Life on Tapp: How will the tooth fairy pay without cash in society?

​For the past week or so I have been carrying around about £10 in my wallet and haven’t once considered spending it.
Where will the tooth fairy put her money if we stop using cash. Photo: AdobeStockWhere will the tooth fairy put her money if we stop using cash. Photo: AdobeStock
Where will the tooth fairy put her money if we stop using cash. Photo: AdobeStock

Blaise Tapp writes: ​That’s not because I live a frugal life – as a father of two I cannot leave the house without having to put my hand in my pocket – more that spending cash anywhere is becoming an increasingly difficult thing to do. According to the Bank of England, in five years’ time, just nine per cent of transactions in the UK will be made in cash and while there will be plenty of those who claim that this is simply another example of progress, there is also the argument that this could disadvantage millions of people.

Campaigners say that, as is often the case with advances in society, the most vulnerable of us will suffer the most if the folding stuff becomes obsolete. They say that the elderly, many of whom wouldn’t know a banking app if it moved into the spare room, would undoubtedly struggle if they had to pay for the weekly shop with plastic or, God forbid, on a smartphone that many of them don’t own.

For those old enough to have heard of Max Bygraves cash remains king and let’s face it the Grey Pound is still a very important part of an economy that needs all the help it can get so why alienate them? Other groups we are told that will suffer if paying for stuff goes completely digital include disabled and vulnerable younger people who get a taste of independence by using cash.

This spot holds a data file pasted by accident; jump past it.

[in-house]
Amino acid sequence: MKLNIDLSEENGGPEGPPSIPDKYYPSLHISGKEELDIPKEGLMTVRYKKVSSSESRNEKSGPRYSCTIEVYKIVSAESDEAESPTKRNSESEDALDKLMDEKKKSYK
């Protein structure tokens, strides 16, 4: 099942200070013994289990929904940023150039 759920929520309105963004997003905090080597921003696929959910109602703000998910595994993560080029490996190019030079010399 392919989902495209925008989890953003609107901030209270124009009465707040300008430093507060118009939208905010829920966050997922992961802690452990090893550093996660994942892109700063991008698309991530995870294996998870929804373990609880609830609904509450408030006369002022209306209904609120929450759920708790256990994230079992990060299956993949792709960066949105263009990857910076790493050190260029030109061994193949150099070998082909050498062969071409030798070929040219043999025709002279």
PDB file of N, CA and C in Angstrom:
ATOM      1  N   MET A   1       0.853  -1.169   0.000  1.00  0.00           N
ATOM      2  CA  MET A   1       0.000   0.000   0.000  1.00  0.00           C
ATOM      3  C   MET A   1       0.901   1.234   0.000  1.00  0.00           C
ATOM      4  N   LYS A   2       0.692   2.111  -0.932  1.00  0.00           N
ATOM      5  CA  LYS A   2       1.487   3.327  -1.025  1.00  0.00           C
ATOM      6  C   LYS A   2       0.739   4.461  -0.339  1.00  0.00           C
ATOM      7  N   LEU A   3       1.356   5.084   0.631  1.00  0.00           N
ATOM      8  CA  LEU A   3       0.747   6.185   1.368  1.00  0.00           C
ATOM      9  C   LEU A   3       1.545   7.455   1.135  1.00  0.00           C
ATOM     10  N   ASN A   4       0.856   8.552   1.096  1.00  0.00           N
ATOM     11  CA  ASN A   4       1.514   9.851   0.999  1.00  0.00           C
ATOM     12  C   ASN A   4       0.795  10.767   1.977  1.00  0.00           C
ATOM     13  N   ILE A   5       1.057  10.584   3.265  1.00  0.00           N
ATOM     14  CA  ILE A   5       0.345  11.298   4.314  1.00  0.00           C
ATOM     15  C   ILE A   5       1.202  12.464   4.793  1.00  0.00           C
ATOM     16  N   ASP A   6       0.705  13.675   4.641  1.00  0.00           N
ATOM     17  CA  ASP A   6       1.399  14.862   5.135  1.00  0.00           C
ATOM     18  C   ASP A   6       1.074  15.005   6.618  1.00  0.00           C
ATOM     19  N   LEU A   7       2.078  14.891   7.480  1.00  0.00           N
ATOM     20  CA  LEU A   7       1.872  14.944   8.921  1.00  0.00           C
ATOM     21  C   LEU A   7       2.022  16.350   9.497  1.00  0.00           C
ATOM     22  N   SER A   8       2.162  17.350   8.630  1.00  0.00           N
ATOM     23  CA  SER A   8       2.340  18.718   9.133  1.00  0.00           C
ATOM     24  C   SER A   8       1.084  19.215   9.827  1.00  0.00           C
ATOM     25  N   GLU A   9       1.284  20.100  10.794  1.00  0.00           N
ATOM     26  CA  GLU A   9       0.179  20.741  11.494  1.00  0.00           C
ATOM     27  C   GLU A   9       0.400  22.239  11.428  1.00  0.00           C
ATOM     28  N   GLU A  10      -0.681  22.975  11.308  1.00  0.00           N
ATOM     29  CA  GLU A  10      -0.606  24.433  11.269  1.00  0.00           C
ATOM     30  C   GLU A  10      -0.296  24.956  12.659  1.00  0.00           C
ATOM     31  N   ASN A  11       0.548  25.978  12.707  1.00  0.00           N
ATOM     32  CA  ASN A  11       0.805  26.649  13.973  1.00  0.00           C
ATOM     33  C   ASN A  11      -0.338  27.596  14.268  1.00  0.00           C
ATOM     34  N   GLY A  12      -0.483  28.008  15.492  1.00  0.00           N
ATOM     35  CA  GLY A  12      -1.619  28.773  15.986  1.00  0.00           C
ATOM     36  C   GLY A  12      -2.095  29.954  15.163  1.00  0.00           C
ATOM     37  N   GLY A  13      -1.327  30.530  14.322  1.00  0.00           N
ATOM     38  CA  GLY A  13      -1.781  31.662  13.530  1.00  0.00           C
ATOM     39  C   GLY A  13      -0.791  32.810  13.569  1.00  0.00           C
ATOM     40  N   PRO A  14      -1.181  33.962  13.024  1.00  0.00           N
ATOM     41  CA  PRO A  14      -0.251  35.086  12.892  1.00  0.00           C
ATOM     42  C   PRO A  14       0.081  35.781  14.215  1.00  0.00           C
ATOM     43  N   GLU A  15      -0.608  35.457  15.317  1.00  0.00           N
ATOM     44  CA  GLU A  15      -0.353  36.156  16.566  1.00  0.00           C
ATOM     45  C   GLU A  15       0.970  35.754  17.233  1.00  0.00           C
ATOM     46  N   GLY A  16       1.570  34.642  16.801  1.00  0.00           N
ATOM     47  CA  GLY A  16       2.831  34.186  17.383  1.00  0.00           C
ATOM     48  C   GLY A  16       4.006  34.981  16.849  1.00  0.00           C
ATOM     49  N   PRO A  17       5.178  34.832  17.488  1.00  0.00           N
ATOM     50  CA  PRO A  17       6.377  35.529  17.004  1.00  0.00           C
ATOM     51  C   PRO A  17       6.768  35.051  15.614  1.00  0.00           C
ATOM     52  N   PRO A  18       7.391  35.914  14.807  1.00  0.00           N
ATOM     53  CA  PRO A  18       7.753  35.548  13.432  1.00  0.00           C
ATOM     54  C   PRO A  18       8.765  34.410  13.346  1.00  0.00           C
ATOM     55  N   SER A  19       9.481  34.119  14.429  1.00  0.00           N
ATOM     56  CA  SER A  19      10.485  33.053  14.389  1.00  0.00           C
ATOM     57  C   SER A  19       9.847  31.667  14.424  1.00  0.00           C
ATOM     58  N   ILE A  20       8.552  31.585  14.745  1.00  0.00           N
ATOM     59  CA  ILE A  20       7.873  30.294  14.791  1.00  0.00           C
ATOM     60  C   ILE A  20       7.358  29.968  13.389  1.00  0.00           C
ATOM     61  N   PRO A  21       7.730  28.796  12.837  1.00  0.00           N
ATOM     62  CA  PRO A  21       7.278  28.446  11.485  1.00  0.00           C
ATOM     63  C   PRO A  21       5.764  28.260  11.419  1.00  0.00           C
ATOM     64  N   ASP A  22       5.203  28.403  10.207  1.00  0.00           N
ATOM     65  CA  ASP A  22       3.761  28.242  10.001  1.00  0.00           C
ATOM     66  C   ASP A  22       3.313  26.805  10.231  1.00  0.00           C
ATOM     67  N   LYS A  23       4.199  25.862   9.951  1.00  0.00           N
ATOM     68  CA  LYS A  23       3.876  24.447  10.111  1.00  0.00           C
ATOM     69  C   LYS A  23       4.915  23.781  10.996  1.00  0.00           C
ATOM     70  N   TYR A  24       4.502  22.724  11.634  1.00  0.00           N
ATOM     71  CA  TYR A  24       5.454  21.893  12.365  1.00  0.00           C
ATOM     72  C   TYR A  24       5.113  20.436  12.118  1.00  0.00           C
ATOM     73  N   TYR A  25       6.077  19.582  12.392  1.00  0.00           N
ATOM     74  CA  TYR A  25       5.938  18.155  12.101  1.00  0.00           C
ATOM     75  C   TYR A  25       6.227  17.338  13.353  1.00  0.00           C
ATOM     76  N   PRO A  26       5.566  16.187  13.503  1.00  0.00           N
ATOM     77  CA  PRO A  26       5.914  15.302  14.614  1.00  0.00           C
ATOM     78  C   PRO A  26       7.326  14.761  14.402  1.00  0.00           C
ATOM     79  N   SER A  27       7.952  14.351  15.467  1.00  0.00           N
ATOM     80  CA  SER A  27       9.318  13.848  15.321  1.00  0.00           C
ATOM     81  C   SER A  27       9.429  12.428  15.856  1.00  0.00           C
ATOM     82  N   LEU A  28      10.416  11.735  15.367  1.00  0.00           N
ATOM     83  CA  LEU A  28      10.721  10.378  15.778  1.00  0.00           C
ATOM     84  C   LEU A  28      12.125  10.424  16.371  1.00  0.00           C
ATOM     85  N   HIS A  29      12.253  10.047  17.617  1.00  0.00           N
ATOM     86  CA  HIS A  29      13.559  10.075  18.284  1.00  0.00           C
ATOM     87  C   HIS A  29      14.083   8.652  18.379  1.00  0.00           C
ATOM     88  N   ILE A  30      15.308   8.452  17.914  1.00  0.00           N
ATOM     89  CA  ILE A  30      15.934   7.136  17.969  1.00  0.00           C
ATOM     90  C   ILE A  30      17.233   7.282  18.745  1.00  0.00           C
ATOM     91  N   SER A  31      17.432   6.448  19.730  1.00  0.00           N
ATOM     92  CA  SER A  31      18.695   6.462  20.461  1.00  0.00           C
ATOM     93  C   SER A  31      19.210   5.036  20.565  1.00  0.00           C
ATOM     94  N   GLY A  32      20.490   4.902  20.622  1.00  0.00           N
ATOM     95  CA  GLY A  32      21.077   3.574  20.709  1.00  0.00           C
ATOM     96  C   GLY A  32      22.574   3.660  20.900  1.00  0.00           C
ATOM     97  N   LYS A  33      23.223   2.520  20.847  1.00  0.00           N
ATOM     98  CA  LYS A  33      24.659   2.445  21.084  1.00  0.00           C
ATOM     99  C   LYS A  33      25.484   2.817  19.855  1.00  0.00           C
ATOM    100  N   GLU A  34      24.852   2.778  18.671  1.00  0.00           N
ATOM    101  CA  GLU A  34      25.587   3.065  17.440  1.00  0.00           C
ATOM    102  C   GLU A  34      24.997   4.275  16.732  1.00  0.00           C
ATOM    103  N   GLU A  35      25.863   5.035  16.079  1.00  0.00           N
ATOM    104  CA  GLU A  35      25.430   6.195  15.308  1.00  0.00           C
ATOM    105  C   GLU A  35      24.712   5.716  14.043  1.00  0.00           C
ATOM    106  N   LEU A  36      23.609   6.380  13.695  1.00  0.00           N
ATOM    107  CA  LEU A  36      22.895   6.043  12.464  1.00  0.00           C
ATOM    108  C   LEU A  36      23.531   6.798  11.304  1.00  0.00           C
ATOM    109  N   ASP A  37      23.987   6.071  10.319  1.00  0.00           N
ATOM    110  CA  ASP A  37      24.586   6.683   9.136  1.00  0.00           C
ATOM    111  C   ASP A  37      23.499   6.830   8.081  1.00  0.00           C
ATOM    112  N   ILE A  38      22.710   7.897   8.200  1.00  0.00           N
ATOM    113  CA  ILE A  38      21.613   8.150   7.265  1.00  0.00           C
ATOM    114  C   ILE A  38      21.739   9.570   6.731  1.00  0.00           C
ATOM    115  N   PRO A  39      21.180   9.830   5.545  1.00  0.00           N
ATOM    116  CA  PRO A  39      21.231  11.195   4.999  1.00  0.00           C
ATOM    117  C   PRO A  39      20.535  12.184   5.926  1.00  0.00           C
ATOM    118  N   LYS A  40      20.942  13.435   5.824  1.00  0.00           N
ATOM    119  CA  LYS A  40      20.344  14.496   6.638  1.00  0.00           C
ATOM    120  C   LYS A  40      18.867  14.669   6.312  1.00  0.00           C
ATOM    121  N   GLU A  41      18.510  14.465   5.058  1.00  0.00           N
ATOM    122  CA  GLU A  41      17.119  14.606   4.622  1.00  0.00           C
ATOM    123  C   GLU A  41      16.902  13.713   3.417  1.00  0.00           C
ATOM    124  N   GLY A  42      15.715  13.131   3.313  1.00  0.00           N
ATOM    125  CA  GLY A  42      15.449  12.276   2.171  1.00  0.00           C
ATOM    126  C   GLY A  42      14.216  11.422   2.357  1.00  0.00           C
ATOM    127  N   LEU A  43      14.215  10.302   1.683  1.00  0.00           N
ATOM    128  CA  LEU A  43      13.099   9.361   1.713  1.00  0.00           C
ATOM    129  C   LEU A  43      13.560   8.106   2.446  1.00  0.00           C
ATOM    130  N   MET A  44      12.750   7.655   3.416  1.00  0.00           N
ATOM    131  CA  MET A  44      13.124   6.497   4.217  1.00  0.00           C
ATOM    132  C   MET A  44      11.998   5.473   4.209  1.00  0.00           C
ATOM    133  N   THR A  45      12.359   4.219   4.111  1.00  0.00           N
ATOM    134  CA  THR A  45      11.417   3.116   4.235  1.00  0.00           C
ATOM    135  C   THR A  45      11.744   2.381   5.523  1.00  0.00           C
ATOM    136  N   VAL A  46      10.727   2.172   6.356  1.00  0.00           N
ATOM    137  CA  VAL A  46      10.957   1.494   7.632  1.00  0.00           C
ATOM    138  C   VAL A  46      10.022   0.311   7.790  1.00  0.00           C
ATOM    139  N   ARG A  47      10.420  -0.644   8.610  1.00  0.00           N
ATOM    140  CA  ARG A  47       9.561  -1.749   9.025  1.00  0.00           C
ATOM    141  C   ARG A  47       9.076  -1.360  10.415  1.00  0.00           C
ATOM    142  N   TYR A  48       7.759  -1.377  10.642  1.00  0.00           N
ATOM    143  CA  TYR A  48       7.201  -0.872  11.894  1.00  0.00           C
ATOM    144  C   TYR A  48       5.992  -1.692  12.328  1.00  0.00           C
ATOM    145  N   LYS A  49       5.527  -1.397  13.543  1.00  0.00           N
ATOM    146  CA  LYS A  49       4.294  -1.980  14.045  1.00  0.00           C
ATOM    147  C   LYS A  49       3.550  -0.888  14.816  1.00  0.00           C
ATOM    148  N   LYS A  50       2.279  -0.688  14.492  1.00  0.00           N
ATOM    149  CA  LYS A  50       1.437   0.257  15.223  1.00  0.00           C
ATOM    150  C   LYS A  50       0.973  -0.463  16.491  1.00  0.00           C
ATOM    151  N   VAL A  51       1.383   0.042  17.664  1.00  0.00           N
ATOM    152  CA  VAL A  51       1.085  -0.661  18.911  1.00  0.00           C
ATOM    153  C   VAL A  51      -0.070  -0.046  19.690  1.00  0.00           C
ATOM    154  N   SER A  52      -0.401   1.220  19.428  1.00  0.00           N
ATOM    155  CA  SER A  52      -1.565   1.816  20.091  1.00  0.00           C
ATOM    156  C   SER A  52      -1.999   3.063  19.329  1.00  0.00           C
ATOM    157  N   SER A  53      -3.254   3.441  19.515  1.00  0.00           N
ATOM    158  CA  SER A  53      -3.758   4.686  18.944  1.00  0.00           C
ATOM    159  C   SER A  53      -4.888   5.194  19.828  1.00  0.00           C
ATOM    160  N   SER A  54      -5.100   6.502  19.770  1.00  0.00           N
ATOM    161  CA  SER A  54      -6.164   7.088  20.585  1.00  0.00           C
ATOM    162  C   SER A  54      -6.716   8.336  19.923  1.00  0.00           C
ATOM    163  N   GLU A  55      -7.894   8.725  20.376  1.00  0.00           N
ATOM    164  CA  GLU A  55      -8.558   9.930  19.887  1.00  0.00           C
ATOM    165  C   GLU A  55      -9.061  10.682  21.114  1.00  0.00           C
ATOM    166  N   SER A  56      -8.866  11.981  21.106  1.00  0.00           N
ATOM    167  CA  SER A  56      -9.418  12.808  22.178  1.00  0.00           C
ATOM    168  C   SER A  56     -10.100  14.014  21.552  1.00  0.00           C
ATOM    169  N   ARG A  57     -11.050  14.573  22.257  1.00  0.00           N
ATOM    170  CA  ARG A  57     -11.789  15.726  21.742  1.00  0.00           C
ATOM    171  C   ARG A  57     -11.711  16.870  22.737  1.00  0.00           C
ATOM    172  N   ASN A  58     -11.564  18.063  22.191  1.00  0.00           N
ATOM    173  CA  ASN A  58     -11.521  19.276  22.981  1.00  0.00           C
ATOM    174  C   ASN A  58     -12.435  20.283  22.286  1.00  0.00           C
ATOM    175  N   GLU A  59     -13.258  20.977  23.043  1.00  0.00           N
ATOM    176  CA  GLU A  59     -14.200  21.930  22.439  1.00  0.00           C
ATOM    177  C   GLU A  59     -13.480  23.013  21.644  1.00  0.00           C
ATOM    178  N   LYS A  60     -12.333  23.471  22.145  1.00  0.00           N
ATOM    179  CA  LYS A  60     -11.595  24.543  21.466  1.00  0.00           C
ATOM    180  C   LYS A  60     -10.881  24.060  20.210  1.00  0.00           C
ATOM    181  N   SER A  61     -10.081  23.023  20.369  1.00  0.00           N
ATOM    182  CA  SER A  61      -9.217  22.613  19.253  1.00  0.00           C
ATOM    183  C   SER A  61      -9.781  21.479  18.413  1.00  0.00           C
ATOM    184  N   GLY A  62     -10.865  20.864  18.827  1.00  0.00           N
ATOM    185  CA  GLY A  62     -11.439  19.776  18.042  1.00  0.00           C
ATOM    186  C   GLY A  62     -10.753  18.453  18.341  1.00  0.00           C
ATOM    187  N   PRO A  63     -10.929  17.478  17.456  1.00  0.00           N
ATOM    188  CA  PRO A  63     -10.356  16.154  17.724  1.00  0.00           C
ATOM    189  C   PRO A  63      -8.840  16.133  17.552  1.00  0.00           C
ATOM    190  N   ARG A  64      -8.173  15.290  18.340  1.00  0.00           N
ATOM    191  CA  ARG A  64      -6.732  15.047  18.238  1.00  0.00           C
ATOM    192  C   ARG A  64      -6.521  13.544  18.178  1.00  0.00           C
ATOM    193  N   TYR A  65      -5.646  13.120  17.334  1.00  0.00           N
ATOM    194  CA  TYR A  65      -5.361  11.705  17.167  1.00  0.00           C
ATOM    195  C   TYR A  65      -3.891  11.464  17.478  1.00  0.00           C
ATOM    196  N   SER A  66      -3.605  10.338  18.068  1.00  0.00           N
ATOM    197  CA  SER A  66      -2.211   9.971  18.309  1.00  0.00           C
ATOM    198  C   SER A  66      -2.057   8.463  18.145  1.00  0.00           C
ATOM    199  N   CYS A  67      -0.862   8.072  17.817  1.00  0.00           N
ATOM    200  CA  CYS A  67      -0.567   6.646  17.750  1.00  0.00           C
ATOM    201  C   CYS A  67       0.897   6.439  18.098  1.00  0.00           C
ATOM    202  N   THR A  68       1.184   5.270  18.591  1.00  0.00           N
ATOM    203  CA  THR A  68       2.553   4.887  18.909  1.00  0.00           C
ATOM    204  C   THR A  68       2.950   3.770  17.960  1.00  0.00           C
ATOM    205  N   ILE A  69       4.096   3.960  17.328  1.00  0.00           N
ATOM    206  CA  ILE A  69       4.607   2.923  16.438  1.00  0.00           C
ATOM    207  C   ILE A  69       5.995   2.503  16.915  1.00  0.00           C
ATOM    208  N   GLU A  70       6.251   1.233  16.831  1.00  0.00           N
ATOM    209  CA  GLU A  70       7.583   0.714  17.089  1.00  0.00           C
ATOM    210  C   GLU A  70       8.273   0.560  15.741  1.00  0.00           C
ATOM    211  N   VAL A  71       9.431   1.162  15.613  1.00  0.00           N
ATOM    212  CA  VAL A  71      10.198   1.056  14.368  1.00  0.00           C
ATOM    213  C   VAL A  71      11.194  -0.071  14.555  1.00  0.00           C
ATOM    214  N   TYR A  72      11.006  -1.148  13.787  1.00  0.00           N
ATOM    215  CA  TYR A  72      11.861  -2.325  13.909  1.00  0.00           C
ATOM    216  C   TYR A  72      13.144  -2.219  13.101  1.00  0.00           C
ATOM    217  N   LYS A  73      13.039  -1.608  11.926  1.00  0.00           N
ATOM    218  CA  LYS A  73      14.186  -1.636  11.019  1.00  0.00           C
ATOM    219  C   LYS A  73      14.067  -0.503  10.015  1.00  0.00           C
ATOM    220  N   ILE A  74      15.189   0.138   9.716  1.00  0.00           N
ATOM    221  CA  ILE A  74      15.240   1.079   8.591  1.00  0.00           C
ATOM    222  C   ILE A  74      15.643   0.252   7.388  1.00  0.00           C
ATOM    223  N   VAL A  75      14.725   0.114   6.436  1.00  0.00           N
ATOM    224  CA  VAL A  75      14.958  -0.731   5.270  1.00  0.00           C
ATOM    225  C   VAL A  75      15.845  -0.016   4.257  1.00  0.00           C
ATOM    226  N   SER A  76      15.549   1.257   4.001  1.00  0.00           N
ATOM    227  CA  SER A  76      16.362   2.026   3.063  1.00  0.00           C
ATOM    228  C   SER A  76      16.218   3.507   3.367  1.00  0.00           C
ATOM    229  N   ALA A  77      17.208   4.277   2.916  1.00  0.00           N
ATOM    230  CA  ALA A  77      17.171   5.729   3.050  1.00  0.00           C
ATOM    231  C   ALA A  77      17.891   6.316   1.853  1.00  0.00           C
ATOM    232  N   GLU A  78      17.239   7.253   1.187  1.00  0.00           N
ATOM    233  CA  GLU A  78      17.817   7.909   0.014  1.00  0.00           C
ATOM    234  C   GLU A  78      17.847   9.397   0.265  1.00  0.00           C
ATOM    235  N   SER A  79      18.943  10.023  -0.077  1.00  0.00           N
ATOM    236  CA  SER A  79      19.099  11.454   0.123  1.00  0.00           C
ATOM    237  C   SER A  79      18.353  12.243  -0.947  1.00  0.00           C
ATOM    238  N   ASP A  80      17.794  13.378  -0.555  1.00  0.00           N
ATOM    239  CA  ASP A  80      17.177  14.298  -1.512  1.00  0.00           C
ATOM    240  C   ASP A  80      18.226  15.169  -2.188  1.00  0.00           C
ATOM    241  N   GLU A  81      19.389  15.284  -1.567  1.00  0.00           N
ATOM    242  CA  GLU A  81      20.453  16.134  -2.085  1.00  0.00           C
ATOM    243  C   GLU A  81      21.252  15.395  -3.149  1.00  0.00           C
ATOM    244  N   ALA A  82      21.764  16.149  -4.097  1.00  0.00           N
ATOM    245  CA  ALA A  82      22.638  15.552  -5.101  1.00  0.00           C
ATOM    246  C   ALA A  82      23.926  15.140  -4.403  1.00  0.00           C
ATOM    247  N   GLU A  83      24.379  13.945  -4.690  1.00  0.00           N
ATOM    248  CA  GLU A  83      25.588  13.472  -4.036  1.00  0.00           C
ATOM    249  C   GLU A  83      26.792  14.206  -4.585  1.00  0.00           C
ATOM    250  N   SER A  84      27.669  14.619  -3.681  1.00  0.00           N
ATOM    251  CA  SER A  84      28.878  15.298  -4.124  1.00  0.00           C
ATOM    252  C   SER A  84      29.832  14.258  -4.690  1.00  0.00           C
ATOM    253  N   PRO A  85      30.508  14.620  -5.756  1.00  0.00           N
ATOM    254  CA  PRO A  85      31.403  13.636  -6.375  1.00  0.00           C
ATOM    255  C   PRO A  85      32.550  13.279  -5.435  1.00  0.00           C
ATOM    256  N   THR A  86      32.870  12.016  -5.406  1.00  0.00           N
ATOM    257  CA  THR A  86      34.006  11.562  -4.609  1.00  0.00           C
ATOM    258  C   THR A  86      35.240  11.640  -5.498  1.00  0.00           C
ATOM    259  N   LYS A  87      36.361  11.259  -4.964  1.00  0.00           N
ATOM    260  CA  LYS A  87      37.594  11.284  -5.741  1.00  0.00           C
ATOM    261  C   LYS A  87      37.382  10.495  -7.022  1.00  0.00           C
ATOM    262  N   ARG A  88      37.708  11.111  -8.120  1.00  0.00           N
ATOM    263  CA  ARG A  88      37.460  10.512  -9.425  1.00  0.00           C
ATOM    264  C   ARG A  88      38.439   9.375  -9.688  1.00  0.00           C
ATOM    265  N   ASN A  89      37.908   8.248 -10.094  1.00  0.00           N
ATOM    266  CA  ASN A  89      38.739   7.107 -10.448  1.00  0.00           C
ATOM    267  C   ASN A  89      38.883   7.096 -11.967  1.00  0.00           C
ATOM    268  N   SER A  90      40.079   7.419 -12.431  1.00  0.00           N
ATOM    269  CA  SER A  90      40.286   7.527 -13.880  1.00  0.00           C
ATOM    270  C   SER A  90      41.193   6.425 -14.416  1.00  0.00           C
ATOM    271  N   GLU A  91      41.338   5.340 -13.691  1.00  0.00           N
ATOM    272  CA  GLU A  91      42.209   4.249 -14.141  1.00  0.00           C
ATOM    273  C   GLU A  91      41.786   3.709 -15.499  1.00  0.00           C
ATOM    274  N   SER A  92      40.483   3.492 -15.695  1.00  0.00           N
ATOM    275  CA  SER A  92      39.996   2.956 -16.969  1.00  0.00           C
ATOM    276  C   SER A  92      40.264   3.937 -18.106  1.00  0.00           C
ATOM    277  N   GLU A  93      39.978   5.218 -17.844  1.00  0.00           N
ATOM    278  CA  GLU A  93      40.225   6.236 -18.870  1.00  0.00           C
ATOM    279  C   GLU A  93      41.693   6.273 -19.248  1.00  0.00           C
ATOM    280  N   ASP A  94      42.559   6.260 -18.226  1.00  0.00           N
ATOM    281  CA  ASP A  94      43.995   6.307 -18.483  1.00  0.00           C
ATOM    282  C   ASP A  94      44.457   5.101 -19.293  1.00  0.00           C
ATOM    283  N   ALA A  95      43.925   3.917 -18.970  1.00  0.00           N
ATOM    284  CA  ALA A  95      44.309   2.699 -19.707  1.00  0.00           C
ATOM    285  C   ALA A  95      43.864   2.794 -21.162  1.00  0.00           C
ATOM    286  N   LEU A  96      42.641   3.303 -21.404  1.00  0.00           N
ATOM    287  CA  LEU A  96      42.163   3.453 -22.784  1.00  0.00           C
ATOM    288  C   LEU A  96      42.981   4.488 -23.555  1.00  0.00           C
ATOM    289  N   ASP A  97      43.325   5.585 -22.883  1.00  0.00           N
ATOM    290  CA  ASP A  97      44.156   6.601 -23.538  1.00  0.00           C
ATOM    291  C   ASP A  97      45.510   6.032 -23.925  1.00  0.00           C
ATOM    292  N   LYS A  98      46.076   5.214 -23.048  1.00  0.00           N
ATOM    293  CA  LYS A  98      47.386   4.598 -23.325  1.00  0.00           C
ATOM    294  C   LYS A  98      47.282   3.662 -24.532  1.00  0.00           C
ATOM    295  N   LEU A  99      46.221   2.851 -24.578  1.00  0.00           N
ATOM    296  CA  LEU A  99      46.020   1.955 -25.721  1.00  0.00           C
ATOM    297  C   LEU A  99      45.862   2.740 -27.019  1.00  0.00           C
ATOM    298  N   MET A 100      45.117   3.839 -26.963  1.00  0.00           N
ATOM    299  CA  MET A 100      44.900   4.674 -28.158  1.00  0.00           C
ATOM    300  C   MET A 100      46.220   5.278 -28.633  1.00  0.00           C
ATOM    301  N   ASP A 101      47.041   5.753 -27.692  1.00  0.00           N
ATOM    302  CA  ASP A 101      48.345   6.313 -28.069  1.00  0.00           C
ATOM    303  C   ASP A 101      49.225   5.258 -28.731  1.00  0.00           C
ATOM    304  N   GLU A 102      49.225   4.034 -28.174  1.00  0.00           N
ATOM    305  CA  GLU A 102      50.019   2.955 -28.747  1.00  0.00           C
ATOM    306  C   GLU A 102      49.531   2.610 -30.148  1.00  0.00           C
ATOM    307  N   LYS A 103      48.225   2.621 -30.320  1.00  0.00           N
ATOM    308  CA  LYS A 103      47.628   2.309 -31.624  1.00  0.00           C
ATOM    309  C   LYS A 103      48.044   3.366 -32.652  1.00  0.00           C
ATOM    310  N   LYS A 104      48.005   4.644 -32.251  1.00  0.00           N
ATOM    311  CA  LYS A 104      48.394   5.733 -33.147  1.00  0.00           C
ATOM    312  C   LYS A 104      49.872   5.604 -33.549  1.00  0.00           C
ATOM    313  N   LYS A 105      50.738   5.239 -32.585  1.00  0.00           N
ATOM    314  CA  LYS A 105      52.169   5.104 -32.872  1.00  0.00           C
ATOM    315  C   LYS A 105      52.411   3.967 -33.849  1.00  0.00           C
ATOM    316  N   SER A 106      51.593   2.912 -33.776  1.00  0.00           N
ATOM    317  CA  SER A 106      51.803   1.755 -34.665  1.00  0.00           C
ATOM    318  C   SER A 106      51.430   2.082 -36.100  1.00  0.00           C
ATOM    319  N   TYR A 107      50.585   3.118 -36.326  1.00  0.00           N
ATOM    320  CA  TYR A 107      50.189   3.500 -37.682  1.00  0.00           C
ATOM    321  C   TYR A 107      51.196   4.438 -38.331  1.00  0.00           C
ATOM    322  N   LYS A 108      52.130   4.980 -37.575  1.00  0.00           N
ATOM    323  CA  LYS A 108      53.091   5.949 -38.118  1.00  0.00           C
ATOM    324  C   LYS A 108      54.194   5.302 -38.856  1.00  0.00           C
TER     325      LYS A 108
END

It appears that only the Scandinavian countries are phasing out cash as rapidly as we are here.

Another reason I’d be sad to see cash disappear for good, is that there is something far more human about sticking twenty quid in a card than telling the birthday boy or girl that you have just transferred some money into their account.

My kids prefer cash because it is tangible rather than something in an account that is managed by mum and dad - it is difficult to learn about money when you can’t see it. It will also be a very sad day when children of the future are told that the tooth fairy has pinged them a quid in exchange for the molar under the pillow. I want to keep cash because I truly believe that society will be far worse off without it.